Based on a number of reasons, the chief of which is past practice in the Central Committee, the departments undergoing consolidation are probably related to economic policy, or managing party funds and economic activity. Going back to the establishment of the WPK Planning and Finance Department in 2005 (see appended chronology), all but two consolidations of Central Committee Departments took place in economic policy-focused departments or the party funds departments. In 2005, the WPK Economic Affairs Department [EAD], the WPK Agriculture Department and the Economic Policy Inspection Department merged to form the WPK Planning and Finance Department. This department was gradually disbanded, first with the reversion to the WPK Economic Affairs Department in 2014, followed by the revival of the WPK Agriculture Department in 2016. Office #39, which manages party funds and the related economic activity, merged with Office #38 from 2008-2010 and then between 2015 and 2016.
The most likely scenario is that the Economic Policy Inspection Department has merged with the EAD. In January 2021, Jon Hyon Chol was appointed DPRK Vice Premier and identified in state media as head of something called the WPK “Economic Policy Office.” Jon has retained his slot in the DPRK Cabinet, but there has been no further mention of the Economic Policy Office. The EAD attracted negative attention following the end of the 8th Party Congress in January 2021. A little under a month after the party congress closed, the newly-appointed EAD Director, Kim Tu Il, was publicly removed from office for lack of compliance with Central Committee’s (and KJU’s) policy directive. Kim was replaced by WPK Secretary O Su Yong. O had served as EAD Director beginning in 2014 and had moved on to Chairman of the Second Economic Committee. O is certainly influential as a policymaker and KJU advisor.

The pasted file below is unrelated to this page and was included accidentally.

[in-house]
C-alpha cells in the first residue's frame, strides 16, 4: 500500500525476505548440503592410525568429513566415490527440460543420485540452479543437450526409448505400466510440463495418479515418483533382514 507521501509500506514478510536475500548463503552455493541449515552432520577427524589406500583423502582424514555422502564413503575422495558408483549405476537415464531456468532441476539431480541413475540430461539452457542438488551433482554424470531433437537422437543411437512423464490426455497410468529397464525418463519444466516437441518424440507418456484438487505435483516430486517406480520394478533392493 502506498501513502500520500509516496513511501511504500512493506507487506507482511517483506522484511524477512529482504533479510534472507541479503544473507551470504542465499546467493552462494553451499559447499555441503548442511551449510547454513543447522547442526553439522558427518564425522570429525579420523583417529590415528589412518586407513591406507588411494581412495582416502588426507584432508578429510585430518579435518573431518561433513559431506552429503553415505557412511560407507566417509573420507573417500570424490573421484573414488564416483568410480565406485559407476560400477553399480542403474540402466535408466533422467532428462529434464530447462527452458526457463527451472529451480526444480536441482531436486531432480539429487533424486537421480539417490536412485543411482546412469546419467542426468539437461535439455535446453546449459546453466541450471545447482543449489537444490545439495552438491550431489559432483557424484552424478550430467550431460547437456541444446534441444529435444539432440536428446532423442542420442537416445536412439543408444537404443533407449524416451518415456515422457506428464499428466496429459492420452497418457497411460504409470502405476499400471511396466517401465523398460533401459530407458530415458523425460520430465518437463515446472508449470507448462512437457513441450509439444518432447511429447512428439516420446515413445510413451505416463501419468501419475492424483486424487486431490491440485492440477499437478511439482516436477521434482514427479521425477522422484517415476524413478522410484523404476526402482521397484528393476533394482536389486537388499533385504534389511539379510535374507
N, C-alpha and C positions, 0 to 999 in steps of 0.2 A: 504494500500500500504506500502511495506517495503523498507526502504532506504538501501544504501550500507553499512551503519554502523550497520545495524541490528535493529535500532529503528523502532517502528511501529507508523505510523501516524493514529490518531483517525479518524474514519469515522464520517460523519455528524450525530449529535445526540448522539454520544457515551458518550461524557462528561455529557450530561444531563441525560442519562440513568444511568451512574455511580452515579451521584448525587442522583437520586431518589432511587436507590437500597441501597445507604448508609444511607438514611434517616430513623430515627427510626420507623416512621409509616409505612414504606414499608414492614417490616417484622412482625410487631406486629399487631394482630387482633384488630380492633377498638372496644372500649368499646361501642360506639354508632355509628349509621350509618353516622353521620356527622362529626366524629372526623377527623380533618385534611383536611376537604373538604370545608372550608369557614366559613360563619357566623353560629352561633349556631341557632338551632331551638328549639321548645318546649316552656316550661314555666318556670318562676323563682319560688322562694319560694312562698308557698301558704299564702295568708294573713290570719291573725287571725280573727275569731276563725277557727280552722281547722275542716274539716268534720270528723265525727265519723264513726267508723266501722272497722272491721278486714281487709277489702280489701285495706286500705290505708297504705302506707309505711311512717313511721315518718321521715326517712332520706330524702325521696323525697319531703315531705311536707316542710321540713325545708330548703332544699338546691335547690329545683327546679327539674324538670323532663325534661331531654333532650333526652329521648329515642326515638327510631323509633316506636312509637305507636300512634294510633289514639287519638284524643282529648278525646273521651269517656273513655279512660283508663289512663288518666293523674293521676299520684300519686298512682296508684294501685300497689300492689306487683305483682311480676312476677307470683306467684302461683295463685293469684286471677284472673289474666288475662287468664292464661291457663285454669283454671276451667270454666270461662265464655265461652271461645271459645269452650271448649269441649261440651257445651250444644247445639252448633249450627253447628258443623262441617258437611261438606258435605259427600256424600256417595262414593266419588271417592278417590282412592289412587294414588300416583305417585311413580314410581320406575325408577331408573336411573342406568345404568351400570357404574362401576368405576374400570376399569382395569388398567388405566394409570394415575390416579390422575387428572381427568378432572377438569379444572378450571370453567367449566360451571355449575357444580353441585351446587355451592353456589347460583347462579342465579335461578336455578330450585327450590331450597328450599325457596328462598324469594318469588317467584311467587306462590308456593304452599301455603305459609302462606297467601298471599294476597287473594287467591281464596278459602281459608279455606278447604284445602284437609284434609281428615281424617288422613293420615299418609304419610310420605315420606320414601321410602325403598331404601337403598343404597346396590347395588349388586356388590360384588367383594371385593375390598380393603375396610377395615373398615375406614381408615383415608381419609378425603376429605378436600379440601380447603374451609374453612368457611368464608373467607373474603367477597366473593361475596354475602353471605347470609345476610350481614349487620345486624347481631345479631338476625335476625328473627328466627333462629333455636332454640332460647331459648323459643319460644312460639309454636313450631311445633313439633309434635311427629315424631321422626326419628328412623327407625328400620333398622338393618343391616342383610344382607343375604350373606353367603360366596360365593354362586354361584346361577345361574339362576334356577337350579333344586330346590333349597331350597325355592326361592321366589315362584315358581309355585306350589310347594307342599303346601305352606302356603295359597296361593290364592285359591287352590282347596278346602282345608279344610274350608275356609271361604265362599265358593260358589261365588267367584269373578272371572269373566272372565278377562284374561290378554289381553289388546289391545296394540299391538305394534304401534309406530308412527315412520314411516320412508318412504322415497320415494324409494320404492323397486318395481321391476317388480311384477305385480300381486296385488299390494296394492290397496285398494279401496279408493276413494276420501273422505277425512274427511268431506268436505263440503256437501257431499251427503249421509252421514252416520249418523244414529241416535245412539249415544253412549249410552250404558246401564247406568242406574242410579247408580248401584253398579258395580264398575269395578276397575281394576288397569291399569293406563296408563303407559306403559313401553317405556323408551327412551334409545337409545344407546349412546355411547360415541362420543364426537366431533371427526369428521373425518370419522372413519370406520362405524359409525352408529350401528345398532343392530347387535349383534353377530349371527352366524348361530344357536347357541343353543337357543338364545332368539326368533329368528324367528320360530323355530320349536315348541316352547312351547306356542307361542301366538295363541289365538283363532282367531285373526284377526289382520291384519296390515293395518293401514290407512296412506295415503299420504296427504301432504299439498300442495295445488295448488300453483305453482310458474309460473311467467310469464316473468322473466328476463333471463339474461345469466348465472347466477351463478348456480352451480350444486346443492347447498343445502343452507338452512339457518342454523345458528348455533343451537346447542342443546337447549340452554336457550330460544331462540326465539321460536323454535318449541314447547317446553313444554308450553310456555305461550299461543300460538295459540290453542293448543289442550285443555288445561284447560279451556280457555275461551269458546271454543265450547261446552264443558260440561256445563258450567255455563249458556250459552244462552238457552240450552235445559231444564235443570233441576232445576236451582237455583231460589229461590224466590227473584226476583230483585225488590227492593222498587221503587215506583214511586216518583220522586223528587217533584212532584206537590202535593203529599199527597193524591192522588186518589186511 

One of the reasons cited for merging departments in the DNK report is the high degree of redundancy in submitting official reports. When looking at all of the Central Committee Departments, these are the two departments whose responsibilities overlap (the Economic Policy Inspection Department essentially backstops EAD’s oversight of macroeconomic policy) and where redundant upline reporting would exist. The WPK Secretariat has bifurcated positions in which WPK Secretaries interact, and might possibly supervise, more than one Central Committee Department. Reports from the EAD and Economic Policy Inspection Department, in this dynamic, are submitted to O Su Yong. The Economic Policy Inspection Department has twice merged into larger economic policy departments, in 2005 (as mentioned above) and during the mid-1990s.
A wild, yet probable, scenario might involve elements of Office #39 merging into the WPK Light Industry Department [LID]. As noted above, Office #38 merged with Office #39 twice in less than 10 years. Economic production units under Office #38 (under the auspices of the Rakwo’n Guidance Bureau and the Moran Guidance Bureau) are part of, or link with, those under the LID. Office #39 also links with LID production units, but LID is a modest portion of Office #39’s more diverse production and trade activity. Among these economic production units and these departments, one is also likely to encounter redundant reporting practices.